Preheat the Oven and Pizza Stone set on the middle rack to 450℉.
You will need 2 - 9" cake pans oiled on the bottom and sides with Olive Oil (to be authentic I used 2 disposable aluminum pans for this recipe)
- Mix the yeast and honey with the warm water in a 2 cup vessel (I use a measuring cup) and set aside to "proof" (foam up)... about 10 minutes.
- Oil up a separate bowl (use olive oil) and set aside (this is to rise the dough in later).
- Use a standard mixer with a dough hook if possible. (You can also use a food processor with a dough blade).
- Place the one cup of Bread Flour, Sugar and the Salt in the mixer bowl and mix a bit while dry.
- Once your yeast looks foamy (no more than 10-15 minutes or so) pour it in with the flour and mix on a slow speed setting. Add the Extra Virgin Olive Oil. Scrape down the bowl and beater once in a while.
- When the flour mixes with the yeast into a slurry, add 1 cup of the Corn Meal and continue to mix on low speed.
- Mix and then scrape until the dryness is gone and then add 1 cup of the Wheat Flour until the dough starts to form a slightly sticky ball that will climb up the dough hook. If it looks too wet or sticks to the sides of the bowl, add another 1/4 cup of Bread Flour.
- You want the dough to mix until it separates from the bowl--but it should still be a bit sticky. Go slow with adding more flour. A dough that's too dry will make a tough, leathery crust. You want it soft and a bit sticky. If the dough is sticking to the sides of the bowl a little, you can dust the sides of the dough ball with a little flour, then use a spatula to separate it from the sides before turning it out onto your work surface.
- Flour your work surface in an area about the size of the pizza you are making.
- Turn the dough out onto a floured surface and knead by hand. Flour both your hands and flour the top of the dough on the board. Fold the dough over toward you, turn 1/4 turn and keep repeating until the dough looks smooth, soft and slowly bounces back when you stick it with your thumb.
- Tuck in or pinch together the bottom of your dough round and make it into a flat round shape, then put it in the oiled bowl to rise. Coat both sides with oil. Cover it with plastic wrap and let it rise at room temperature for 1/2 hour.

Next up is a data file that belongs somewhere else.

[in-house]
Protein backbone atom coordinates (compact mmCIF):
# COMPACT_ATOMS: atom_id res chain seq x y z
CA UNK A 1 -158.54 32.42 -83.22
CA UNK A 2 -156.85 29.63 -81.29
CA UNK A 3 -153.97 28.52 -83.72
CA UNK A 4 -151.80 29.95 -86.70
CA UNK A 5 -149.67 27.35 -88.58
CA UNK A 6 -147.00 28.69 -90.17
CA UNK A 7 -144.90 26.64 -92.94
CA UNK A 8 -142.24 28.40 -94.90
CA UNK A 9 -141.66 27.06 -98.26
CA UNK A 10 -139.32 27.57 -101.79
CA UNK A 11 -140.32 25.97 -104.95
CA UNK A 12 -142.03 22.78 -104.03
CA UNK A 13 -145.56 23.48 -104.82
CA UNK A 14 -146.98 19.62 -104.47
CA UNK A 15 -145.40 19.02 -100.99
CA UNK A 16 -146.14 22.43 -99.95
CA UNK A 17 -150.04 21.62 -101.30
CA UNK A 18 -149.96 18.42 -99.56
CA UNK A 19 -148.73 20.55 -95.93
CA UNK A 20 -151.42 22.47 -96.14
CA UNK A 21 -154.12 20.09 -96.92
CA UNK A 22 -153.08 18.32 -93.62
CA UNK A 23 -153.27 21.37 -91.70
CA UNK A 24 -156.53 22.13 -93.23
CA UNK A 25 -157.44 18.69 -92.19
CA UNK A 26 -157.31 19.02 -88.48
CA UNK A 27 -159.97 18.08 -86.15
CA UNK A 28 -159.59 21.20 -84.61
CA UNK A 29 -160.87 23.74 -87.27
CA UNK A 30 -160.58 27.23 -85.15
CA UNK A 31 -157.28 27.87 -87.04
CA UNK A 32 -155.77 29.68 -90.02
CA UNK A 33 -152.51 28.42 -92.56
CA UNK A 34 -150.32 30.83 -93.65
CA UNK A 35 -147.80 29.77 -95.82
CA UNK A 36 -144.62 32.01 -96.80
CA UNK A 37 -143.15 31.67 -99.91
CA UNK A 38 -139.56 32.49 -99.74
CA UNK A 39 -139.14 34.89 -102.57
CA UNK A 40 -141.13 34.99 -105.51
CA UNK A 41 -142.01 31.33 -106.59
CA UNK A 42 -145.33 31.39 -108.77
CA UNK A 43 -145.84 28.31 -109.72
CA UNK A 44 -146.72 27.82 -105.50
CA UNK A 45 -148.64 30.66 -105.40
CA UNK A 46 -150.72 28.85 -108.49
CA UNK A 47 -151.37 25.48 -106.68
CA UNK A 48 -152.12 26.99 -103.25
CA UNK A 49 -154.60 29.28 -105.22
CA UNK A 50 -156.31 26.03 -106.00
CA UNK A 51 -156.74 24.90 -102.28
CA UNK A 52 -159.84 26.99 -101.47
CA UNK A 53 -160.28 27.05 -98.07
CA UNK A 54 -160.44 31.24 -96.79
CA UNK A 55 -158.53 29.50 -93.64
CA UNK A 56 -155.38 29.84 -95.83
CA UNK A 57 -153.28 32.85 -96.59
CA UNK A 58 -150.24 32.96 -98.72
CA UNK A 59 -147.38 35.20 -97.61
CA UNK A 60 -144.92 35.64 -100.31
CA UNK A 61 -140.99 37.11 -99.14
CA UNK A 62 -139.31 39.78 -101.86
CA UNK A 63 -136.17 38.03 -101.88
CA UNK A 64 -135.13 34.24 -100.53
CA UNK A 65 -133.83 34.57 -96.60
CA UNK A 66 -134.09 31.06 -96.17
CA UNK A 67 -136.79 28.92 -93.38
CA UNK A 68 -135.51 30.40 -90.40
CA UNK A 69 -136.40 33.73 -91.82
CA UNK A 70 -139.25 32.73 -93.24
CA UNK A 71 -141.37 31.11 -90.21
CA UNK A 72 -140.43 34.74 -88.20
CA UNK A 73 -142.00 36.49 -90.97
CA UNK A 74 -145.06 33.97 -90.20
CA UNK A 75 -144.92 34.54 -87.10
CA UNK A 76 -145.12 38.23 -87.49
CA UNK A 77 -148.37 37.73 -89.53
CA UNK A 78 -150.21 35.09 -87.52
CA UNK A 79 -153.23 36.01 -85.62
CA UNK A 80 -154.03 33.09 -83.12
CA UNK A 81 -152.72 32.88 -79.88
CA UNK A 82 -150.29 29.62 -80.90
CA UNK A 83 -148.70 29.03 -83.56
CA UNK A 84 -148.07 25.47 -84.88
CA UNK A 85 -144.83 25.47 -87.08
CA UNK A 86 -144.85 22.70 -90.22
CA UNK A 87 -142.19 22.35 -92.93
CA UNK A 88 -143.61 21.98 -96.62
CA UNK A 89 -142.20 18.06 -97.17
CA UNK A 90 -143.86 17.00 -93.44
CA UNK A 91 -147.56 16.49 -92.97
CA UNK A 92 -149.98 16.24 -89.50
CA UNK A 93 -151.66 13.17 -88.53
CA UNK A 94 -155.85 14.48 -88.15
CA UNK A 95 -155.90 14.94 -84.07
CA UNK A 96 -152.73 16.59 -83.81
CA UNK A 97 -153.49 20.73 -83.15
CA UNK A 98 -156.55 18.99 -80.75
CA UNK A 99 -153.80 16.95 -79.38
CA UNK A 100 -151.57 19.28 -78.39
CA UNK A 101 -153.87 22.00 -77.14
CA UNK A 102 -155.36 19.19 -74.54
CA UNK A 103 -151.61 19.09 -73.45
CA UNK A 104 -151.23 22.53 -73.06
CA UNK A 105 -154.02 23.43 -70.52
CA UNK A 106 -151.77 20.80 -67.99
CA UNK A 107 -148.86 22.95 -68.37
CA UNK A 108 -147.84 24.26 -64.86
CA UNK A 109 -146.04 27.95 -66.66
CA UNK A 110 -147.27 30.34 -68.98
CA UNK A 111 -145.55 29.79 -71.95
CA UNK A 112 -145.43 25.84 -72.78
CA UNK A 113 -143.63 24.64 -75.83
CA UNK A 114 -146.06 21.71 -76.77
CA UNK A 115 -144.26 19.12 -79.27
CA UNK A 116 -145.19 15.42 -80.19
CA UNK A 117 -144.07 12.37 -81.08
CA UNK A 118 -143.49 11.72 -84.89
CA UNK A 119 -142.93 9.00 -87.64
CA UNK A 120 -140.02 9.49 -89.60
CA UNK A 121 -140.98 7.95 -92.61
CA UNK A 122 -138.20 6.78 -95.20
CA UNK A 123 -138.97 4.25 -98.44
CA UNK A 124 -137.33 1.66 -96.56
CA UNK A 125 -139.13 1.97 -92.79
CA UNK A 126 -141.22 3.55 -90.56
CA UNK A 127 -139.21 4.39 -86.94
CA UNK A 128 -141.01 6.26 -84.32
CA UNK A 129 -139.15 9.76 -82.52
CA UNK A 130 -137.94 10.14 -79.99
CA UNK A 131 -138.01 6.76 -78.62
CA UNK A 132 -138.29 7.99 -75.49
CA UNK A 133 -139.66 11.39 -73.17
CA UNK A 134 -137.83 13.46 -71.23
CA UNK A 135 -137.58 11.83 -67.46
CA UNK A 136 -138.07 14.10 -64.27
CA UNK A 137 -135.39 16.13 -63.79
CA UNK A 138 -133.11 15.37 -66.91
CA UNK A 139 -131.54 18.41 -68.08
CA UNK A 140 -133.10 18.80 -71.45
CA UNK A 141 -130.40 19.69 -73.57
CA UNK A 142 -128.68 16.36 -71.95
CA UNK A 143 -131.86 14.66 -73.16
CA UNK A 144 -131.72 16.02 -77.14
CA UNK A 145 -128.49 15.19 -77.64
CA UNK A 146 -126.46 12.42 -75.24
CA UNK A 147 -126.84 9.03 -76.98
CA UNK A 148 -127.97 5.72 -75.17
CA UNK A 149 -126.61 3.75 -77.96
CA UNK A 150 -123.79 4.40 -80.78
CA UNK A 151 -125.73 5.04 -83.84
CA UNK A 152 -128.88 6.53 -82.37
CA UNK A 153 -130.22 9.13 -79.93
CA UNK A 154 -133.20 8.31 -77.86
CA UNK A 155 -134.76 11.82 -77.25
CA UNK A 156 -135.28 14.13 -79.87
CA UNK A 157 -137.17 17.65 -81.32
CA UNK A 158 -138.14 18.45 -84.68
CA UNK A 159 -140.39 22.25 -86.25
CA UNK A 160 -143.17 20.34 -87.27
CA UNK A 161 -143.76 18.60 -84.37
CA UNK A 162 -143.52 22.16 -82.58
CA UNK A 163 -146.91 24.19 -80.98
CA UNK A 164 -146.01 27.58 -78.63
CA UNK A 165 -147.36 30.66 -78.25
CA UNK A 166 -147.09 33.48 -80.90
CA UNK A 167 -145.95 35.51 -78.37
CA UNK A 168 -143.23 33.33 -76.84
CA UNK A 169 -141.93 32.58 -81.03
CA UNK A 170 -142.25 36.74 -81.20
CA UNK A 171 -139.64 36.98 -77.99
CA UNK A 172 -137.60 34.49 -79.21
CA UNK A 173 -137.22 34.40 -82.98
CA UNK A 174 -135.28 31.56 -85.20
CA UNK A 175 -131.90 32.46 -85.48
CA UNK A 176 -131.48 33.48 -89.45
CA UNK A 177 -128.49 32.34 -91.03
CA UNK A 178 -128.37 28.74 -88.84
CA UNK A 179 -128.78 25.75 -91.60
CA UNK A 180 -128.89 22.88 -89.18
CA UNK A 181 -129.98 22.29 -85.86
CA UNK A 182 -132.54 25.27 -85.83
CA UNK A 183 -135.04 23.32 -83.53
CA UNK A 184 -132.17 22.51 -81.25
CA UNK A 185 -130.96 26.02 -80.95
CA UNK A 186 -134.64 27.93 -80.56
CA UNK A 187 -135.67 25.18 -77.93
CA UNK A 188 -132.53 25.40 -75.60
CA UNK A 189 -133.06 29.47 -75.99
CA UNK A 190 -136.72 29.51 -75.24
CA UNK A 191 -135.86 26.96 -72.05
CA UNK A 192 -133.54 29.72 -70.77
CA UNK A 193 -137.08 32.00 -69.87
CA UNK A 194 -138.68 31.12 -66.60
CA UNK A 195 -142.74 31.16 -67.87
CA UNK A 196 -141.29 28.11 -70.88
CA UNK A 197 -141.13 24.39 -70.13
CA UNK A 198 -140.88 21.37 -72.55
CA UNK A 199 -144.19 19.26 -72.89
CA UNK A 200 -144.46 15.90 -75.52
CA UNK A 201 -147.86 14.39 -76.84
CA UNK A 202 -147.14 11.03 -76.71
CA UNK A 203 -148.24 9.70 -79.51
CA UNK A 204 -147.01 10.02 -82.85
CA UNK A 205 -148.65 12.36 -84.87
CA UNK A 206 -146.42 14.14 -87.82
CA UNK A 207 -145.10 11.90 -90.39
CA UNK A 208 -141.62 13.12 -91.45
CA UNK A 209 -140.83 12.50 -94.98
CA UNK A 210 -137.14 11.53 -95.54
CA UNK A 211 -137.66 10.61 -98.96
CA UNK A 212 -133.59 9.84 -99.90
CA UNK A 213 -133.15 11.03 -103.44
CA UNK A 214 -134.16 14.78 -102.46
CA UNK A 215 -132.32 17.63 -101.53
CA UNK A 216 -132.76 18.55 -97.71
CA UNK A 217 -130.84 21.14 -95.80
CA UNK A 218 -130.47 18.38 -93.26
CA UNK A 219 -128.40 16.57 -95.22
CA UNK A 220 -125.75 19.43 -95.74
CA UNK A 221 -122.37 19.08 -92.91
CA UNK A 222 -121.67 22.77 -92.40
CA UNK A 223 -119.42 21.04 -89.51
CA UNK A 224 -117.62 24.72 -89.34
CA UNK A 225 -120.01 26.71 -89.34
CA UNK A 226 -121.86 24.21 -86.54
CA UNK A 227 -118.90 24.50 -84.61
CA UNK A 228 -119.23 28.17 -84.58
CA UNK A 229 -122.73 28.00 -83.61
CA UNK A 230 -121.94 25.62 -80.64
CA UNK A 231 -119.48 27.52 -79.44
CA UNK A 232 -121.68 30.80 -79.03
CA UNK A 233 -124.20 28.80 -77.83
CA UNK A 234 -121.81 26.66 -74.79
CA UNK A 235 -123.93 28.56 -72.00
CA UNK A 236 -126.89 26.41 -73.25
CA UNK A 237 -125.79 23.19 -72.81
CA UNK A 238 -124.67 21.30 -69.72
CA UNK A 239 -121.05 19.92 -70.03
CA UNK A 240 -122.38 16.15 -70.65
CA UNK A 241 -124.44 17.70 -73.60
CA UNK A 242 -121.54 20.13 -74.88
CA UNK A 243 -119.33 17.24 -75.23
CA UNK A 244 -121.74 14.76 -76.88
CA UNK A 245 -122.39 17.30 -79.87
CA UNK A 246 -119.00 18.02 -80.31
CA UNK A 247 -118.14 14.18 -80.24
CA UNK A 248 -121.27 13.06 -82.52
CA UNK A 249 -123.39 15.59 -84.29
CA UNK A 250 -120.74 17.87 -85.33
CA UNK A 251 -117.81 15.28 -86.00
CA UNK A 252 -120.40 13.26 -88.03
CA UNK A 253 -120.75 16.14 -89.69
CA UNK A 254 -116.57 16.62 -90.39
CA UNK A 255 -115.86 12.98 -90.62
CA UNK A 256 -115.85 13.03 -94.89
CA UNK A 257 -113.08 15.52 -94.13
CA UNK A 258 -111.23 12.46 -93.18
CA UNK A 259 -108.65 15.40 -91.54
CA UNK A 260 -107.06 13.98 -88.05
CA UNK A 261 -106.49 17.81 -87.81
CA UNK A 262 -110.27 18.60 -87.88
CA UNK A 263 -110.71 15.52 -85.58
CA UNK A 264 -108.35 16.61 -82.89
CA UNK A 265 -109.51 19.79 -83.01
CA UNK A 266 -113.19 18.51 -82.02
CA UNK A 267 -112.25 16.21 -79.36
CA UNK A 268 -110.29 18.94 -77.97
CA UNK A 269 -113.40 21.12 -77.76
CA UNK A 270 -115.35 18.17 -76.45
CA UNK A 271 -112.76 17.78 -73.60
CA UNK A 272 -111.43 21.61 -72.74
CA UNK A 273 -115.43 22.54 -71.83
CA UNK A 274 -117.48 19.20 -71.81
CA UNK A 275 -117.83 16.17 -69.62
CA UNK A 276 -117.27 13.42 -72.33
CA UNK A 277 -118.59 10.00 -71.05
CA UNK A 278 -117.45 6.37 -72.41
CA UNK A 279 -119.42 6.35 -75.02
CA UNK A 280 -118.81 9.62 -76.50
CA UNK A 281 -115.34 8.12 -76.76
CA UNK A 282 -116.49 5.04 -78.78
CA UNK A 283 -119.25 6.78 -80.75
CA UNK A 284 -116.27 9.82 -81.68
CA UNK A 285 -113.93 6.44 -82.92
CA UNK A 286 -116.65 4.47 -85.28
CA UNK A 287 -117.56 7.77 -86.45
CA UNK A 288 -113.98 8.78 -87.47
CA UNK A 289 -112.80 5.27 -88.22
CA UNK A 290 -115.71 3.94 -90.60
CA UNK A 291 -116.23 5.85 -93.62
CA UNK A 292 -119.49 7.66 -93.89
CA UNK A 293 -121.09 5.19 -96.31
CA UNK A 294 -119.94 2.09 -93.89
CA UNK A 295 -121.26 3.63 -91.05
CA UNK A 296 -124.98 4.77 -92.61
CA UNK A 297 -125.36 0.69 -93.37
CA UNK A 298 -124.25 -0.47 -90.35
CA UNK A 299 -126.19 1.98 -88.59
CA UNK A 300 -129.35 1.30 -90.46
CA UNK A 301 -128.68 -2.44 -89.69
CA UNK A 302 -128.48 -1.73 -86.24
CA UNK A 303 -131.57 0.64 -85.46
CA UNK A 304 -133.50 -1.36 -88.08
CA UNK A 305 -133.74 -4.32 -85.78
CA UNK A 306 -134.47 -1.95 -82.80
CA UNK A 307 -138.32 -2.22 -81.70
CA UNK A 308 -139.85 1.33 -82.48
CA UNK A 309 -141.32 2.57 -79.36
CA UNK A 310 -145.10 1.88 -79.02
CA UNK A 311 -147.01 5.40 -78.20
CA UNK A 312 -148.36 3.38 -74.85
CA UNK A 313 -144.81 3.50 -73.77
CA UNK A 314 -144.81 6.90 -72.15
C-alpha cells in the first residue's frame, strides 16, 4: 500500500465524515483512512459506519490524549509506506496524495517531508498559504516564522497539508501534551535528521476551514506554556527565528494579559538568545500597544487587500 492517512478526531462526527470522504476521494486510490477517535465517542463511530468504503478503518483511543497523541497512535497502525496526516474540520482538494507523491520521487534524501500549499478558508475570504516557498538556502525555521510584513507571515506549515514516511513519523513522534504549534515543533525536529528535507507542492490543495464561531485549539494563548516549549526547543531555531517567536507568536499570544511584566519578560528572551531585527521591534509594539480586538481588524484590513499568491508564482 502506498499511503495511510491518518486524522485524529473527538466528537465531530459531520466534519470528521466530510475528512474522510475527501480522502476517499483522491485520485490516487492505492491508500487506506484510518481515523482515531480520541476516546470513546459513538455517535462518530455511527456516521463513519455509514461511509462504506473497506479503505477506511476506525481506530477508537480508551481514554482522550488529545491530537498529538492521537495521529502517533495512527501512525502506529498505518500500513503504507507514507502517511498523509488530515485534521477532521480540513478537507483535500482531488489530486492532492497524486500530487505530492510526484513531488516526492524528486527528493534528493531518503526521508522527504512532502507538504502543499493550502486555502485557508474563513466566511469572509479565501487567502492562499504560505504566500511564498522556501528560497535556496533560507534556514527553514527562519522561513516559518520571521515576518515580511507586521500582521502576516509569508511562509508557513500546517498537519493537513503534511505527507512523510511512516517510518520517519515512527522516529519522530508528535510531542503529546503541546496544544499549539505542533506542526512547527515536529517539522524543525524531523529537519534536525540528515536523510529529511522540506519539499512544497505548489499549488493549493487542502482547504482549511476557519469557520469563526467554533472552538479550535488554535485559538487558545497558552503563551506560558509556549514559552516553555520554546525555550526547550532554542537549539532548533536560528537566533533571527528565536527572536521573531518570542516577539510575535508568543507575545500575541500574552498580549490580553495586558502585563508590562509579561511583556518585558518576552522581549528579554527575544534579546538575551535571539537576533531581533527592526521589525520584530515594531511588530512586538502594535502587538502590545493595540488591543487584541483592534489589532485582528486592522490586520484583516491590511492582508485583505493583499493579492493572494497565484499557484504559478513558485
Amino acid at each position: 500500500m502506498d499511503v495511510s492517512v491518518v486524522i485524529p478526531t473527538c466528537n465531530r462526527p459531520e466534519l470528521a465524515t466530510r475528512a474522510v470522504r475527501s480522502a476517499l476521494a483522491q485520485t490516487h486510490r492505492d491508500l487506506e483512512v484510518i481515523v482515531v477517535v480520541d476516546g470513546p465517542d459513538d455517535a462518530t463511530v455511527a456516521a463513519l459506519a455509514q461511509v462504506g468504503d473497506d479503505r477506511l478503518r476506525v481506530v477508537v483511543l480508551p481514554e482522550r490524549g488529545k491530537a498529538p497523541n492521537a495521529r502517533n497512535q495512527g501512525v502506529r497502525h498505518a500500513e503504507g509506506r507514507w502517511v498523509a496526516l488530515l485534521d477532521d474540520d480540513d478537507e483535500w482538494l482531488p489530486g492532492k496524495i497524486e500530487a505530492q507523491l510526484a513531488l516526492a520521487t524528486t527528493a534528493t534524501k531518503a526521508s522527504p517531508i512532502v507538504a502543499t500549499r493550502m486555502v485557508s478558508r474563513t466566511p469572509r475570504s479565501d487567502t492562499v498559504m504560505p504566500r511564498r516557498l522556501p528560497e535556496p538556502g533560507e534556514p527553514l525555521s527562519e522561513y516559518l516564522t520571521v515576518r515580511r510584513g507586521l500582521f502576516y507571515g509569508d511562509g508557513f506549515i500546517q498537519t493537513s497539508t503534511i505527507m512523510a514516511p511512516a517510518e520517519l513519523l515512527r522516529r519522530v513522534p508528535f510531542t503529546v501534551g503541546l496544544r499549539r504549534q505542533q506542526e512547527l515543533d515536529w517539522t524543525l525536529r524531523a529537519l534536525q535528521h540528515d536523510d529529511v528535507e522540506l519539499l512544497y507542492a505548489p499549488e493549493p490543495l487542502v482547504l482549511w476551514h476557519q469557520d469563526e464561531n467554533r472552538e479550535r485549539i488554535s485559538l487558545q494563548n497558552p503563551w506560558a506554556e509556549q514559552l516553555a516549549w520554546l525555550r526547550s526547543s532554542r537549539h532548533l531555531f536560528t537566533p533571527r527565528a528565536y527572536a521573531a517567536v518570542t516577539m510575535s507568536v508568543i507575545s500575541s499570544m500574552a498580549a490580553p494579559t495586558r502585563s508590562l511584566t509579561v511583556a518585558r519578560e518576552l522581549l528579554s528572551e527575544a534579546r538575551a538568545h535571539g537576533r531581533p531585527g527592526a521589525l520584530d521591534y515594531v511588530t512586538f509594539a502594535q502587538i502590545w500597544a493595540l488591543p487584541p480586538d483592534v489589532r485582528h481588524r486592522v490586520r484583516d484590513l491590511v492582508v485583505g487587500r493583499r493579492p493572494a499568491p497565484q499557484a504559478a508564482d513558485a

- For pan pizzas, after the first rise, you need to form your dough into the deep dish pans and then let the dough rise again, covered for another 30-45 minutes at room temperature.
- Turn out your single dough ball onto a floured surface and then cut it into two equal parts using a large knife or bench scraper blade. You can weigh them to make sure they are equal. Briefly knead each dough ball and reform into ball shapes, then set aside for 3-5 minutes to rest (covered) before shaping into your pans. (This relaxes the dough and prevents springing back).
- Next, press each ball of dough on a floured work surface and enlarge until they are a little larger than the diameter of your pans. Pressing with your fingers, press down the dough in the middle of the pan, then shape the dough up onto the sides of the pan. Think of lining a standard dessert pie. You want to have dough flat along the bottom and flat up the sides to the top of the pan.
- Once the dough is in the two pans, cover them with plastic wrap and set aside to rise another 30-45 minutes.
- After they have risen, using a fork, tap a series of little holes over the bottom of the dough. This prevents a bubble from appearing. If needed, reform the dough up the sides of the pan. It's time to put on the toppings in an upside-down manner.
- Press the Mozzarella gently all over the bottom of both pans.
- Then add any meat or veggie Toppings of your choice next.
- Ladle on some sauce over the top and then press flat with a spatula (the way Larry used to).
- Sprinkle with the Oregano to finish.
- Place the pans in your oven on top of the pizza stone--one in each corner of the stone.
- Bake for 30 minutes, checking at periodic intervals to ensure the crust is browning, but not too much.
In the end, I think I re-created a decent representation of the Goldberg's Pizza. Sure, I can tinker with the sauce a bit (and I probably will, the next time... I think a tad sweeter, the sauce made only with crushed tomatoes). And I will try some rye next time, though I really don't think that was his secret ingredient. Perhaps you'll want to try your own SMOG or NIXON or even throw some lox on top to make a Goldilox. It's up to you to do Larry Goldberg proud.
Bless you, Larry. You gave a lot of people full, satisfied bellies and great memories....
--Jerry Finzi, Pizzaiolo